Morris spent many of his days in bus shelters, like that which Simon the First had seen him in. He had noticed Simon the First. Morris noticed most people, but soon forgot them. He found people monotonous, and found Simon the Dog most interesting. Simon the Dog often chased pigeons, which Morris found of great advantage when walking through flocks of them, as he commonly did. Pigeons, it seemed, like to congregate in parks. It was like having a personal pigeon shooer (He who shoos pigeons), Morris thought, as the pigeons flew away, leaving a clear path. Simon the Dog was his greatest friend.

It was Simon the Dog's fault that Morris was at the station at that point in time. Simon the Dog had fled from Morris for no apparent reason. Morris decided that Simon the Dog had most likely entered the station since the two had been standing near it, and Morris had also seen Simon the Dog run into it, further substantiating this idea.

Morris wandered a while, and whistled a few times in a pitiful manner (Morris was not much of a musician). He did not see Simon. He saw a man hit a woman, the crack echoing a little.

Morris thought that this was odd since it was a public place. Usually, he thought, this thing happens 'behind closed doors'. He was also morally outraged, and felt that fundamentally there was something wrong with life if someone could do this. He was also a little cross at himself: he wondered if he was outraged because it was a woman, or because it was another human. He could not decide, and wondered if one was better than the other, or whether he was sexist by being sympathetic to possibly only women, and slowly these ponderings became distracting and he continued looking for Simon the Dog whilst thinking about this.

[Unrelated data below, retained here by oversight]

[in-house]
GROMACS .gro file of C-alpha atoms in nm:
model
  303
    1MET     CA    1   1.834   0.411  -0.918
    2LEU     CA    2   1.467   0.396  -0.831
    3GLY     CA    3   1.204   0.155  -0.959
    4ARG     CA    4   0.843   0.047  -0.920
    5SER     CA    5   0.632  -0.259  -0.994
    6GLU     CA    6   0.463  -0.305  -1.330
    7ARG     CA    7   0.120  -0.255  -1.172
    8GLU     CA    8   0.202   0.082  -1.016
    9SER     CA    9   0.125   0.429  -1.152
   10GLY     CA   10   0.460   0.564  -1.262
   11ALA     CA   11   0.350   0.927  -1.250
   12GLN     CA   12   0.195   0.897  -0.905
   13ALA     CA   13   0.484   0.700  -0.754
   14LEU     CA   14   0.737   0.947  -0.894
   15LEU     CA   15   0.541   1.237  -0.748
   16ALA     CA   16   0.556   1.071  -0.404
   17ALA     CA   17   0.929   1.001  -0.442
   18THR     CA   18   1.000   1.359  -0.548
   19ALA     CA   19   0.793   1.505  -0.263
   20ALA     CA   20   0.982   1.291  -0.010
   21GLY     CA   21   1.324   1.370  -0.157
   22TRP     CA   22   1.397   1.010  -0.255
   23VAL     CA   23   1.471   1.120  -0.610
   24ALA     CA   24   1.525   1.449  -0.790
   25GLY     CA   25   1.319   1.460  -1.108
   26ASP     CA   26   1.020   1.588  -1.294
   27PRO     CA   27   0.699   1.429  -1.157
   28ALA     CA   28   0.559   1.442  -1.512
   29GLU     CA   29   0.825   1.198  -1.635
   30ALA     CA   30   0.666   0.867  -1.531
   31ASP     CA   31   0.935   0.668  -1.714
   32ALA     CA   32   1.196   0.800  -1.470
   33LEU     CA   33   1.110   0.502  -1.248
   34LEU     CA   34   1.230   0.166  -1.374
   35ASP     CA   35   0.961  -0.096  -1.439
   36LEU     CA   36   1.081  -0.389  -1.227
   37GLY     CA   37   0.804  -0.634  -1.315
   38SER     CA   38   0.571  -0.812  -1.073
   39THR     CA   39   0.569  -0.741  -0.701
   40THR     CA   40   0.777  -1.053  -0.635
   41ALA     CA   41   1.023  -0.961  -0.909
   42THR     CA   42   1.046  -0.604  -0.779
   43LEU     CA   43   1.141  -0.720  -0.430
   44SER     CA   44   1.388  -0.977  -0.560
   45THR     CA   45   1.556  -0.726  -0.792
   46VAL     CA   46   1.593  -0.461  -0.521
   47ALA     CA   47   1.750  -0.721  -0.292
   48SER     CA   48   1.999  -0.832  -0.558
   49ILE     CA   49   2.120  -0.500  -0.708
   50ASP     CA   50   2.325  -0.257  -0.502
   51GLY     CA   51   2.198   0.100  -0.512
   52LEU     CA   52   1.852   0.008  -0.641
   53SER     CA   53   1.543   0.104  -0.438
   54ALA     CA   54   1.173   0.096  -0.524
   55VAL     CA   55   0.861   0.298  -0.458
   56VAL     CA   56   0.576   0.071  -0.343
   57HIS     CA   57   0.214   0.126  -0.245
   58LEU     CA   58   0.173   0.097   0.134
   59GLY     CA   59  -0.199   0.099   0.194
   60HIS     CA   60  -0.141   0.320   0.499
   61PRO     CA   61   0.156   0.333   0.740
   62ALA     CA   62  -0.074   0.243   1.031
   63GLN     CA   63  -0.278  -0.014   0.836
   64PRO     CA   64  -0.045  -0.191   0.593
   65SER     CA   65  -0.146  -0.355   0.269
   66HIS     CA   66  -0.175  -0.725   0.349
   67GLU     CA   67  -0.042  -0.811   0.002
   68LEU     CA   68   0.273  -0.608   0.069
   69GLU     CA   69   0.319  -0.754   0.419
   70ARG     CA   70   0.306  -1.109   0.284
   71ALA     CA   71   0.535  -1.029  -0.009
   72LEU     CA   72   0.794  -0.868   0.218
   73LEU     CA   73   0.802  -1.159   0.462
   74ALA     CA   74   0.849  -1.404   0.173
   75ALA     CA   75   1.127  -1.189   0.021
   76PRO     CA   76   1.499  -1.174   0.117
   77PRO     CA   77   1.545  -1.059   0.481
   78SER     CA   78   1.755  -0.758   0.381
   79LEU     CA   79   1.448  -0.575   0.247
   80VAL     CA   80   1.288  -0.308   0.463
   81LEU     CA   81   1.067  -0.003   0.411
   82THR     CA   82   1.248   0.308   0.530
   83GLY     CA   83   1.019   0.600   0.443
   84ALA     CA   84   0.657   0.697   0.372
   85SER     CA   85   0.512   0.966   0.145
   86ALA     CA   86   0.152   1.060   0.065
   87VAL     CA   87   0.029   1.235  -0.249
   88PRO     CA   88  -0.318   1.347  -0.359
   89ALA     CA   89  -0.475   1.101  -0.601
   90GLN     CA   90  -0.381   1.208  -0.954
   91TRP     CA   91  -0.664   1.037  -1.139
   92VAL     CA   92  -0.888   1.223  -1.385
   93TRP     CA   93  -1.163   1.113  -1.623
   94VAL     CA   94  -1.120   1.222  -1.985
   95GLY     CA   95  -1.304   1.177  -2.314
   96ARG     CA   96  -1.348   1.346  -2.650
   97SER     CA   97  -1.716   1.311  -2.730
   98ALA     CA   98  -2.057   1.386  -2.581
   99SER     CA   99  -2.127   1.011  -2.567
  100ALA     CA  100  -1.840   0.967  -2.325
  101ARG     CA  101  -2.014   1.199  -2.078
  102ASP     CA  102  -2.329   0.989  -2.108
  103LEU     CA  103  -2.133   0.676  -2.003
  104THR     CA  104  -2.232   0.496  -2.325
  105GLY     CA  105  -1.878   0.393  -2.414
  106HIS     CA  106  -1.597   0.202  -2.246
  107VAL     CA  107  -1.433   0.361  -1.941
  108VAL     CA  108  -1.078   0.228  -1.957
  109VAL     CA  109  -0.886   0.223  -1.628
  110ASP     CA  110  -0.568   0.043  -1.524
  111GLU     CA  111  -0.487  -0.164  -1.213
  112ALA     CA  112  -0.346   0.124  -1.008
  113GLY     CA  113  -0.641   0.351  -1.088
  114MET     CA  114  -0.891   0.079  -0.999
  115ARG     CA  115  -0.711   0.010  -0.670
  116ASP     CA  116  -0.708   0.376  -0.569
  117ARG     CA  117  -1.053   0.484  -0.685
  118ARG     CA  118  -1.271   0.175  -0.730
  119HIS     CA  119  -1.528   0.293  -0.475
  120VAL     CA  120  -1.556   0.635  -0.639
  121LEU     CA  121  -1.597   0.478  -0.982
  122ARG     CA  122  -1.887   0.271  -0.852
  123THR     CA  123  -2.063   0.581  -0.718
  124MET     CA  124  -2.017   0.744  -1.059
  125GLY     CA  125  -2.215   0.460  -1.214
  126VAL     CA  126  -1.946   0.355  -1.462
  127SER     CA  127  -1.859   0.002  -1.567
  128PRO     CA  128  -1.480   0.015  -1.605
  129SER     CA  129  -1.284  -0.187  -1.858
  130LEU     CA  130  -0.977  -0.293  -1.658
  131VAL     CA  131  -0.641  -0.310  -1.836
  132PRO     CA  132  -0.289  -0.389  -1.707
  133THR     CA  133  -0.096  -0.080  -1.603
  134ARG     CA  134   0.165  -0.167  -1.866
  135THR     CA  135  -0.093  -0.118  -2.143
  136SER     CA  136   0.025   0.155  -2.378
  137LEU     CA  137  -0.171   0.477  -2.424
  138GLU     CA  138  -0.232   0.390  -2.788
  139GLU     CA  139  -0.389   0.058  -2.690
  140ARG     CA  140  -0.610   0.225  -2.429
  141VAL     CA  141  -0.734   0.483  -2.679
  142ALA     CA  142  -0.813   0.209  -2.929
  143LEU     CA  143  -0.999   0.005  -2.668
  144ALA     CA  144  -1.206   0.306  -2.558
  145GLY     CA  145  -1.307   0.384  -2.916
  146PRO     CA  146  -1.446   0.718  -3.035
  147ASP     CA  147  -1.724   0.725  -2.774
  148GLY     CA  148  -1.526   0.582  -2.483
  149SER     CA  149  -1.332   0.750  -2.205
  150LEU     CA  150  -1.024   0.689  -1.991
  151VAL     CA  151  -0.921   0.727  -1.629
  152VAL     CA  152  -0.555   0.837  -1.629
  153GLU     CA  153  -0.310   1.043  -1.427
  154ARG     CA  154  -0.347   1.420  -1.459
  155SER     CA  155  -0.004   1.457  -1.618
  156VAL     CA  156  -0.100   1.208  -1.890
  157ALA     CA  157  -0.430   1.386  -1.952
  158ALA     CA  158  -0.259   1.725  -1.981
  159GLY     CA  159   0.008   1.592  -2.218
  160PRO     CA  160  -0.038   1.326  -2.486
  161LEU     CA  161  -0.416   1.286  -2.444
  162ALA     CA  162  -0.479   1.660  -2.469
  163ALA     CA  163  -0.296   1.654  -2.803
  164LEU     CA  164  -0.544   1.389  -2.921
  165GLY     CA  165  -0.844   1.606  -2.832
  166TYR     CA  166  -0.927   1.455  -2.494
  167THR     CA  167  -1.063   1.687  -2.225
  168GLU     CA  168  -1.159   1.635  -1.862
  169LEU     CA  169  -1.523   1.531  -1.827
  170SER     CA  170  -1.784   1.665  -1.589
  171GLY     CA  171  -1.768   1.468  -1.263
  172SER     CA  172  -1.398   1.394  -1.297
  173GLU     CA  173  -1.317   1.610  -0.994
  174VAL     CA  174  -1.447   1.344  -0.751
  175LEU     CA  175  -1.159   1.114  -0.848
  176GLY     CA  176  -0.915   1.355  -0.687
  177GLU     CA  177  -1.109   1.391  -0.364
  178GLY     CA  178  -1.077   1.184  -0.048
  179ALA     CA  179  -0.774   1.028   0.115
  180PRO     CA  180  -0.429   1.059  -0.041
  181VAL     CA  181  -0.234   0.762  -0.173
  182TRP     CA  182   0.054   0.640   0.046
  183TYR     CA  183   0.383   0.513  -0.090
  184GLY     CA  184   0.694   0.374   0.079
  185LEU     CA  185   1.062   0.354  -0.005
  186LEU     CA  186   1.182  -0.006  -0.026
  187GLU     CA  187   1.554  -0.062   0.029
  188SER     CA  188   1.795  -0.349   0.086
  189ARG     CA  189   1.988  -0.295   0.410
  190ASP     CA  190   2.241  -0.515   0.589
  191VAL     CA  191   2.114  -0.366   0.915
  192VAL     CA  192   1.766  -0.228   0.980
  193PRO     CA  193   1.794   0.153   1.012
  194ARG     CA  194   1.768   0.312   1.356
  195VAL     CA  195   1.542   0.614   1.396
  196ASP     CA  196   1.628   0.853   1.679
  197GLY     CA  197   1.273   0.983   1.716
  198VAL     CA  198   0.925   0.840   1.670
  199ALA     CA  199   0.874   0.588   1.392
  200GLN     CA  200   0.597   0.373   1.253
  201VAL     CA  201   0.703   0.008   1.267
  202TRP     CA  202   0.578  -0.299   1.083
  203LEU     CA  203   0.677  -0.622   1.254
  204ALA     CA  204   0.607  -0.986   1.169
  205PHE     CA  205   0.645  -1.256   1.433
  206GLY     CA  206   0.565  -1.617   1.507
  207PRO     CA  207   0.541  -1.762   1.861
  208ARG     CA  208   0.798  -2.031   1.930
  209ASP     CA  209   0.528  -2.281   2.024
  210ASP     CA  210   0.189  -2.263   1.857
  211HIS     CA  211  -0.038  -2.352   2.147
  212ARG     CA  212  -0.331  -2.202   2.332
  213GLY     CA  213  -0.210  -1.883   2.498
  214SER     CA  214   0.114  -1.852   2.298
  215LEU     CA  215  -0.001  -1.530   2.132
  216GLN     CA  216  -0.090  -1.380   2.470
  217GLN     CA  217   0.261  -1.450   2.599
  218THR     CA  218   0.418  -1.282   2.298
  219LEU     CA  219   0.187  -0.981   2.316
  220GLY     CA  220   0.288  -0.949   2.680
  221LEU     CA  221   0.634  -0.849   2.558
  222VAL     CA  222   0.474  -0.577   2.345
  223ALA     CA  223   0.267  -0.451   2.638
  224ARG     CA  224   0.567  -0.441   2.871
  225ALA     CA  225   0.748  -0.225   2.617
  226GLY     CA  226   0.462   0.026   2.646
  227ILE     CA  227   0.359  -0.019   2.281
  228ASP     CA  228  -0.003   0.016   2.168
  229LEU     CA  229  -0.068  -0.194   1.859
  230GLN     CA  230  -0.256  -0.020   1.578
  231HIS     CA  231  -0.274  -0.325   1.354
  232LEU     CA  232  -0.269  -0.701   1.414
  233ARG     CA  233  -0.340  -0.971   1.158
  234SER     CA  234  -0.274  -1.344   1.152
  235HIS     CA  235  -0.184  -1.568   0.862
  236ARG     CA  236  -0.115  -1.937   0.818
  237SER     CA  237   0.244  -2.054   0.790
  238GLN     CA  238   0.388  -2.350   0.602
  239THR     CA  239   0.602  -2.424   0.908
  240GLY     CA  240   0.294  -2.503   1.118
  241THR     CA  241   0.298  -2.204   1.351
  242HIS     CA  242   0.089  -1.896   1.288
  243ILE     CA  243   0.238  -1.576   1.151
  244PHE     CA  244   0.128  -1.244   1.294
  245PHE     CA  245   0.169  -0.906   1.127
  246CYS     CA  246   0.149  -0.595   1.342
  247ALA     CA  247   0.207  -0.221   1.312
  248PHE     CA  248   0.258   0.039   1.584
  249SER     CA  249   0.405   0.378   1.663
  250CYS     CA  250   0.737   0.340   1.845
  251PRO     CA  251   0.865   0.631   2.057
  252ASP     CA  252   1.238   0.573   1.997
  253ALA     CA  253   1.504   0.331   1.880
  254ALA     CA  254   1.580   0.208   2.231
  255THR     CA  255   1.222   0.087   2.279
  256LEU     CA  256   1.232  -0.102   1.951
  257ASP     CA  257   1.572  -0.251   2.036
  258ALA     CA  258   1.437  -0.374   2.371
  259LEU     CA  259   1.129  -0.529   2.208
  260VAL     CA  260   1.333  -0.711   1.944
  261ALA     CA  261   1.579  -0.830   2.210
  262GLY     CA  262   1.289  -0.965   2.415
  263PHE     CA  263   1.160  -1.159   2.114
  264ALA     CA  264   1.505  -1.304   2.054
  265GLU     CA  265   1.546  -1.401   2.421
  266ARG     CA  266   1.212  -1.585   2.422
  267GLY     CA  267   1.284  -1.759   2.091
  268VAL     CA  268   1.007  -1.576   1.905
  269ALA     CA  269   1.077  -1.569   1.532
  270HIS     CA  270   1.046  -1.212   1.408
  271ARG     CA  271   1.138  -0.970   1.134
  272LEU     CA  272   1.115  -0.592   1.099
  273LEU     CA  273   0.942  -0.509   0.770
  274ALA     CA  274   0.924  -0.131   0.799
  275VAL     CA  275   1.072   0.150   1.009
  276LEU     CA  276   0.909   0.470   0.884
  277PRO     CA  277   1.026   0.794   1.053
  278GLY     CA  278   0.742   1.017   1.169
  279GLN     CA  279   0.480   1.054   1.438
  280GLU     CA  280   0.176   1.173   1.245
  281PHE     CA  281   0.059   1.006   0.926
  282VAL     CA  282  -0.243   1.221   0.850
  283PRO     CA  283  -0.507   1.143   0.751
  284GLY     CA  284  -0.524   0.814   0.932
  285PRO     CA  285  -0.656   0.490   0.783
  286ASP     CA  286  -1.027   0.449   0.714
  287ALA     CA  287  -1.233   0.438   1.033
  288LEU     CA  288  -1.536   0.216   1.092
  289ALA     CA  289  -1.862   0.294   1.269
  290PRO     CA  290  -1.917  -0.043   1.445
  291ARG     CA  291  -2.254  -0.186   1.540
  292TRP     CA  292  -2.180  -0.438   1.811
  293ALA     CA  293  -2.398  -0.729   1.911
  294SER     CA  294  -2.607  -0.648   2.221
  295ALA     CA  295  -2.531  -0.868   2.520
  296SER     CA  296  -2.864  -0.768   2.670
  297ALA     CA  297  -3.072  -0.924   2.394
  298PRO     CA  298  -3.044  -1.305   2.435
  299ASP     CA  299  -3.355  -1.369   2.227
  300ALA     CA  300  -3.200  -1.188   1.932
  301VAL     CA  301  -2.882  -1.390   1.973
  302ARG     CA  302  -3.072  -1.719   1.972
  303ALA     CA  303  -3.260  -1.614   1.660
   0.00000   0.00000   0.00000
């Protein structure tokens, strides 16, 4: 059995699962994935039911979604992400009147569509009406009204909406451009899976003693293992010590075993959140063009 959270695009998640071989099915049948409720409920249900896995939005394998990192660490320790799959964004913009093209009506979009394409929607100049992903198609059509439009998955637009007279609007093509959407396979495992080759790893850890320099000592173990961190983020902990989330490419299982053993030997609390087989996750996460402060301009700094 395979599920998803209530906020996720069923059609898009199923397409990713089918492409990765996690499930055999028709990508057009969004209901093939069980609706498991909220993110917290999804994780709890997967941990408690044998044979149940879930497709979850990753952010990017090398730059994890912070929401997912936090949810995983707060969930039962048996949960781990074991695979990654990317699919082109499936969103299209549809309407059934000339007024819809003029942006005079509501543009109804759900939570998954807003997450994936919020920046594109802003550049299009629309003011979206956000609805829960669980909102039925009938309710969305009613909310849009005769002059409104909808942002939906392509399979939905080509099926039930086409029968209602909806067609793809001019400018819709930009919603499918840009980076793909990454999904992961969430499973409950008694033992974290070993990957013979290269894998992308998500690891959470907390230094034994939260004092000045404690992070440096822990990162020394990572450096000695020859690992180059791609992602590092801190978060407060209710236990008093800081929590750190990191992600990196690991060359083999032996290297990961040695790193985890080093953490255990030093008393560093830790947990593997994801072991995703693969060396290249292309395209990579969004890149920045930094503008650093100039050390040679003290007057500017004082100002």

Morris looked around the station some more. He looked in the shop that sold biscuits and newspapers and dirty magazines. He saw two boys looking up at these. They left when he came near, and went back out into the station. Morris did not see his friend, but he saw the shop keeper glaring at him. Morris left.

Morris was sad. He wondered a little why Simon the Dog had run off – perhaps he no longer felt the need to be friends with him. After all, there were far more interesting people in life to talk to. Perhaps Simon the Dog felt that he would prefer a life with an owner who made a good wage and could afford to present him with well-earned doggy treats when they returned from a long day at work. Morris did not spend long days at work, and had only procured a collar for Simon the dog from a shop, after a long time scavenge money from and around people.

Morris was sad for a short while following this thought. He did not think himself a great dog owner, but was sad that his great companion might run away from him. Over the sound of silence and heavy-hearted thoughts, Morris head a tap tap of paws.

Simon the Dog appeared from the direction of the toilet. Morris wondered about this. They sat together and watched the trains. Morris was happy.